The Many Sides of 24 Hour Lobby Security
24-hour premises security is very challenging (yet rewarding) and those of us charged with manning these 24-hour stations must use a myriad of skills in our daily work to balance life safety and customer service. Believe me, there is certainly more than what meets the eye! I urge you to read on to get a written snapshot of this fascinating field and integral part of many high-rise buildings today.
The Technical Side
Our aim is to proactively identify every person who enters the building as a member, visitor, vendor, contractor or perhaps an unwanted guest. This involves an incredible amount of effort such as:
- Facial recognition
- Enhanced memorization of employees’ names
- Constant study of non-verbal communication
- Body language (represents two-thirds of all communication displayed by an individual)
This knowledge helps us to better observe and detect an individual’s behavior and their primary purpose within the building. We aim to identify routine activity patterns and make our assessments based on any activities that may be unusual.
The Human Side
Our job requires an active interest in the overall well-being of each team member, visitor and tenant, while also having some light fun while working with one another. This helps create a freeway of shared information and compared intelligence, lays a foundation of trust and integrity throughout the ranks, and continuously builds dependability and reliability within the department in our world of “We’re 24 Hours and We Never Close”.
“Improved service delivery is a paramount characteristic that security must embrace and execute at every opportunity.” – Zakiyyah F. Askia, Apex3 Security
The Security Side
The lobby security officer is the first interpersonal interaction that the visitor will experience at the building. This exchange should be open, receptive, and pleasant. However, the visitor could perceive this initial process as being invasive to their privacy because we request proper identification from each visitor who enters the building. Some people may find this annoying and frustrating as they just want to make their appointment and go.
In addition, each visitor is required to have a specific contact name of the person they have arrived to meet and this may pose an additional barrier, depending on the situation. The officer will then contact the tenant to confirm their admittance. The primary goal is to perform these processes with a casual feel yet infused with professionalism so as not to arouse displaced tension. For example, first-time visitors who enter the premises could be coming to interview for an available job position and may be somewhat nervous and slightly apprehensive. Our job is to determine the nature of their visit and obtain the necessary information without conflict. We must identify and empathize with these emotions in order to create a positive interaction so that the visitor is able to fulfill their intended purpose.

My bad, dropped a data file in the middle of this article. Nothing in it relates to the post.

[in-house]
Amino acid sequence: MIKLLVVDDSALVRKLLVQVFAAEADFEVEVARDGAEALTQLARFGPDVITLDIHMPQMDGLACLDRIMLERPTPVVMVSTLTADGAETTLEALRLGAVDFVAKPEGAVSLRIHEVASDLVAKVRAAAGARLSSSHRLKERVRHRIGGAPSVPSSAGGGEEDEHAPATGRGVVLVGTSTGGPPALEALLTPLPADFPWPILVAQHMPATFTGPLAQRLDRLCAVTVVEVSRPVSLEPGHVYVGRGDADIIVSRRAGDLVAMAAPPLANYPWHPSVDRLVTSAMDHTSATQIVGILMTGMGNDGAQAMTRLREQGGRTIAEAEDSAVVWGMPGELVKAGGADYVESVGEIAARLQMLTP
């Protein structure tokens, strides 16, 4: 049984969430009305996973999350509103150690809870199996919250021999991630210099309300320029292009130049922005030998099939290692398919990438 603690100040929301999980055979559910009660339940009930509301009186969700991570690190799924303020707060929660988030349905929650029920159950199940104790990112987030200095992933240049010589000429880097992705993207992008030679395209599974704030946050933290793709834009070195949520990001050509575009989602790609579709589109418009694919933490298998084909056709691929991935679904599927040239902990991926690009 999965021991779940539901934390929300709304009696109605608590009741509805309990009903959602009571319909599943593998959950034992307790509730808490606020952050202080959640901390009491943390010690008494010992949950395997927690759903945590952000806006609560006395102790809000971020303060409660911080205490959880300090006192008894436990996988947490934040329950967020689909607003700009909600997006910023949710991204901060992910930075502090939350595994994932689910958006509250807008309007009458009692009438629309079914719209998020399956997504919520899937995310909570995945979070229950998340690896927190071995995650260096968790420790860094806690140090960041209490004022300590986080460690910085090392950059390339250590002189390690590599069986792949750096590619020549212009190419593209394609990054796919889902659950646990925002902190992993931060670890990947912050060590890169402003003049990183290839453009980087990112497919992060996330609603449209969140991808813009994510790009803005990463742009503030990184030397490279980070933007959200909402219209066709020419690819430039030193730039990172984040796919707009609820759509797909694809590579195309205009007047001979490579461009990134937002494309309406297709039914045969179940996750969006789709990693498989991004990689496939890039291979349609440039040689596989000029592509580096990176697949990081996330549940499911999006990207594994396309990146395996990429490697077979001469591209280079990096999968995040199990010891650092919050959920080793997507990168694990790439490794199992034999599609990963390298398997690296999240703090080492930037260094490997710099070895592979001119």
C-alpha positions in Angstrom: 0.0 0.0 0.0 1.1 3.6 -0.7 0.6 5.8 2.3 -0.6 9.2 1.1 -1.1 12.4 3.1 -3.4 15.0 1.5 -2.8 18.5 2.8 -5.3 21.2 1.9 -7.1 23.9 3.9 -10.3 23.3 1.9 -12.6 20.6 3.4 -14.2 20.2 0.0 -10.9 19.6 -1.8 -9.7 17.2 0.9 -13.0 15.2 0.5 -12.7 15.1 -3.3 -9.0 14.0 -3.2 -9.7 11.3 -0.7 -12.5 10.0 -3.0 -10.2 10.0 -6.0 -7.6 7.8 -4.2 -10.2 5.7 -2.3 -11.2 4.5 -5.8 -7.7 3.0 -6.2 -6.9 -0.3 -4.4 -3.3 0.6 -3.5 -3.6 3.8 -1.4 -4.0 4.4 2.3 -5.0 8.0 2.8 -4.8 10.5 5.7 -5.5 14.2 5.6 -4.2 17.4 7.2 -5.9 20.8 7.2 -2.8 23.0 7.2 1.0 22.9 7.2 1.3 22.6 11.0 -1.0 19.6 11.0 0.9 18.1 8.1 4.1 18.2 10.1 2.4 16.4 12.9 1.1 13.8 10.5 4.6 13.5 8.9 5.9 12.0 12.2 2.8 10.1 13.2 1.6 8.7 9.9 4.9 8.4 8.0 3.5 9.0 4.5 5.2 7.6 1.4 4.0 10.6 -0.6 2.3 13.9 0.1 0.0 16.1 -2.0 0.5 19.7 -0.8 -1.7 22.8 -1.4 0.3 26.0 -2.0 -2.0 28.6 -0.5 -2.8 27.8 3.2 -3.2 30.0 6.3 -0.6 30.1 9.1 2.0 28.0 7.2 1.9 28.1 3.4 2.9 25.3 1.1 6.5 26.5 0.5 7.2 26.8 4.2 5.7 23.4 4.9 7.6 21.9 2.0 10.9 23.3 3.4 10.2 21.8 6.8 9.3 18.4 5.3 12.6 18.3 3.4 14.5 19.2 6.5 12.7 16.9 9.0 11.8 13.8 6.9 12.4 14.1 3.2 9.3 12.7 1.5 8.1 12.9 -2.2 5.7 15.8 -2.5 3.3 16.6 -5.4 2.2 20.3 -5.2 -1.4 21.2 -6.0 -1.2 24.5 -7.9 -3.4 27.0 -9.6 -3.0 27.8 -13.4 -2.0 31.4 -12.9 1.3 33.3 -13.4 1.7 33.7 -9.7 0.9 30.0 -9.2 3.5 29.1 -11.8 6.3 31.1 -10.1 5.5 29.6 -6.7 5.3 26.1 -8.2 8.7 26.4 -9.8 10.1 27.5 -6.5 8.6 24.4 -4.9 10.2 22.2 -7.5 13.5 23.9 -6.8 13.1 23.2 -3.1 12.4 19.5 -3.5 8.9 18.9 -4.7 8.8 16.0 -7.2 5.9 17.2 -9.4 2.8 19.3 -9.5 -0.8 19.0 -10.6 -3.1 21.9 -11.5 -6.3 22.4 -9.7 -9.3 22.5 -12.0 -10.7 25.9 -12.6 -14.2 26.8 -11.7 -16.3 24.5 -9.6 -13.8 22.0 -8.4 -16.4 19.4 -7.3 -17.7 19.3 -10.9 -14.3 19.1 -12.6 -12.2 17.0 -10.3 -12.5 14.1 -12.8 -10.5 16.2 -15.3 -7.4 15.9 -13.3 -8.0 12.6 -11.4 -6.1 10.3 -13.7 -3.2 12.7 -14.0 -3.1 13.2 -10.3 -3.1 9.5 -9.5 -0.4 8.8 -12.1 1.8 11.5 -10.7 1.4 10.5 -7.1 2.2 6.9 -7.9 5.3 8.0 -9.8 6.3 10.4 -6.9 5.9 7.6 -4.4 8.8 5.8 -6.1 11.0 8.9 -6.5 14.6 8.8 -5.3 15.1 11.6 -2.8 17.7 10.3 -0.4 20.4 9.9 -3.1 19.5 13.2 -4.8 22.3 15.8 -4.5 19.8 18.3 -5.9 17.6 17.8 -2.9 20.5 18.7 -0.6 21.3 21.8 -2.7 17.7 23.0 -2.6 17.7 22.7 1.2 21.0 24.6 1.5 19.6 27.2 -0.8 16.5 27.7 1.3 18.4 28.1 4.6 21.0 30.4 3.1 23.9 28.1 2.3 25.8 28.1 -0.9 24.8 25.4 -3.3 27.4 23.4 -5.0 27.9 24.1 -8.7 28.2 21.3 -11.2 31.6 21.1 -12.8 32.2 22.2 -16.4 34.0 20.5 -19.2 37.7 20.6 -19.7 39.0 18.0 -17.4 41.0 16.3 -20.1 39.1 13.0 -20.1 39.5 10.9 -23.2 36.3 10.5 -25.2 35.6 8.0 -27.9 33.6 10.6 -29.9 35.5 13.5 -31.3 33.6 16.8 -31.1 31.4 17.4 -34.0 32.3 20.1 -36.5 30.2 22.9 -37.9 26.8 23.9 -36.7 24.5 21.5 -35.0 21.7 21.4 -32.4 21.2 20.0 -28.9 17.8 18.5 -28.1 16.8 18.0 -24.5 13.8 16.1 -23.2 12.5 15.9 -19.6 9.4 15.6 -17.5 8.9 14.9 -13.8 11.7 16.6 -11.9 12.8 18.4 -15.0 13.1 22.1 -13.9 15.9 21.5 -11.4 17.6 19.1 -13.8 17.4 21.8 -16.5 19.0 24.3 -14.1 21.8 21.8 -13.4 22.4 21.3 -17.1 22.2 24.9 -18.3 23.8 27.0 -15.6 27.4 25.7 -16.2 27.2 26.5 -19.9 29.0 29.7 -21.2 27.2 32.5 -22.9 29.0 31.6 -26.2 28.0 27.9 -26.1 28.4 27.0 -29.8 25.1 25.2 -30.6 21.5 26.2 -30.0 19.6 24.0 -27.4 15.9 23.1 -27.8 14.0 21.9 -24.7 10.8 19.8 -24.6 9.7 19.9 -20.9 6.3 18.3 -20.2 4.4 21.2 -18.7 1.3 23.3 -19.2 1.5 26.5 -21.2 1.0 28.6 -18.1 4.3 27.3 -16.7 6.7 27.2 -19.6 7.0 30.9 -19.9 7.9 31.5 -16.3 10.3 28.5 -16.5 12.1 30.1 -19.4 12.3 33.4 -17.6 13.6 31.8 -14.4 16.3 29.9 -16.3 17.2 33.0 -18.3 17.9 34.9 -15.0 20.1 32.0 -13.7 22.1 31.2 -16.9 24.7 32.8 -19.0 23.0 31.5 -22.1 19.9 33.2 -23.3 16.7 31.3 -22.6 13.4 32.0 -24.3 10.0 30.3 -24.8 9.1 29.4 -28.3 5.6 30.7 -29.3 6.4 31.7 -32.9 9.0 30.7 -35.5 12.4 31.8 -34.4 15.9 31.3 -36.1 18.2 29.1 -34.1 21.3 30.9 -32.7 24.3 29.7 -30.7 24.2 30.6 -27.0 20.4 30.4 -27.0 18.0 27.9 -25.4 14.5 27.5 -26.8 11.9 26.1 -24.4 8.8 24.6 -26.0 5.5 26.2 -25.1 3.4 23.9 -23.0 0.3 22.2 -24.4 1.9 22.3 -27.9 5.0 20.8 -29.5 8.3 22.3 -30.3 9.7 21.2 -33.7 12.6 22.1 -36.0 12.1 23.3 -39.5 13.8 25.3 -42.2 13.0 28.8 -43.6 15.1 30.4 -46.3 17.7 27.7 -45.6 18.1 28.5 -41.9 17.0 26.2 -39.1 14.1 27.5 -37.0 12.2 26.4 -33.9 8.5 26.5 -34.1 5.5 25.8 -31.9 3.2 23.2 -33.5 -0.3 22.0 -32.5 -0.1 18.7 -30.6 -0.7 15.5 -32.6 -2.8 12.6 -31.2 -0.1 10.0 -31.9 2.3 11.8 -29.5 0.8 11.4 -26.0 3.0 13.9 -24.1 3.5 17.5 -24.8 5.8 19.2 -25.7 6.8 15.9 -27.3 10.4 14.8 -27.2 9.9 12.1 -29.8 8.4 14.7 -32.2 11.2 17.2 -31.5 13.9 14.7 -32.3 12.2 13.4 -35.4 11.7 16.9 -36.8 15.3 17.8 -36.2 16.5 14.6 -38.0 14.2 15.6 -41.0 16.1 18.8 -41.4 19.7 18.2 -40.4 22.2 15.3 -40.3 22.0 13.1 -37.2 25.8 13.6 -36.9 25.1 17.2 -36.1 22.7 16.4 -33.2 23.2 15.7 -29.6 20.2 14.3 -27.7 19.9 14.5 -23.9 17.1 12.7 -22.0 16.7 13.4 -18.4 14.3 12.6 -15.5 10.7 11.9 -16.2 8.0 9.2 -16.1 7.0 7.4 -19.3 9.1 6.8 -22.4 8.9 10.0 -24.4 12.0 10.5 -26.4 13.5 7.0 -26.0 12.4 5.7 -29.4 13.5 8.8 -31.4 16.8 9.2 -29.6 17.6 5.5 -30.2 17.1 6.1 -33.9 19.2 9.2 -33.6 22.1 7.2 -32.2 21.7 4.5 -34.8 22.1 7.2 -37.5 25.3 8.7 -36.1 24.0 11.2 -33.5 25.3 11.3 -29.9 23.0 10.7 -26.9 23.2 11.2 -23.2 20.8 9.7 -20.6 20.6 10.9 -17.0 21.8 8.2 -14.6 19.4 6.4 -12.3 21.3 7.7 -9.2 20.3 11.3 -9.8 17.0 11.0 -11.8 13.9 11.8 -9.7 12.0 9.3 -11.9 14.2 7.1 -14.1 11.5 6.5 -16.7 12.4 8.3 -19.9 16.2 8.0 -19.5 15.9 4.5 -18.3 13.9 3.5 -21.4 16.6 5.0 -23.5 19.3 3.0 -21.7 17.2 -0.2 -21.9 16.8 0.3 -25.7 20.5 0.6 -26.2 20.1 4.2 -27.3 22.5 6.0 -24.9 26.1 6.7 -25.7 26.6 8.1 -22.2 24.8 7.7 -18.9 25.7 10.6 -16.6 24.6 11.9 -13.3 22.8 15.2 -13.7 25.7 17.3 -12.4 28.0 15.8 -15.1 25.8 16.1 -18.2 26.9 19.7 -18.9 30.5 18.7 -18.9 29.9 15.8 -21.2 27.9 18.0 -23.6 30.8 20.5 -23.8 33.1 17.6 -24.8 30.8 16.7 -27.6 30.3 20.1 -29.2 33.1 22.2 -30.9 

The Personal Side
The security officer must present a proper uniformed dress appearance, display an approachable command presence, speak with proper diction and voice tone, provide sufficient eye contact, and utilize universal hand gestures. This lends each security officer a sense of ownership over their purpose, role, and function as a first-point-of-contact building representative.
The Trust Side
It is of the highest importance for building security officers to welcome and develop good rapport with all building members and visitors alike and strive to keep a “clean slate” with everyday interaction. It is equally important for the building community members to know that they can trust us. This will encourage individuals to advise us if they observe any potentially hazardous conditions, building-related infractions or infrastructure-related concerns which we will report to building management. By working together as a team with building management, we can accomplish our goal of ensuring the utmost safety and security for us all.
What other facets of this industry have you observed? Please leave your feedback here in the comments! Thanks for reading my first blog post.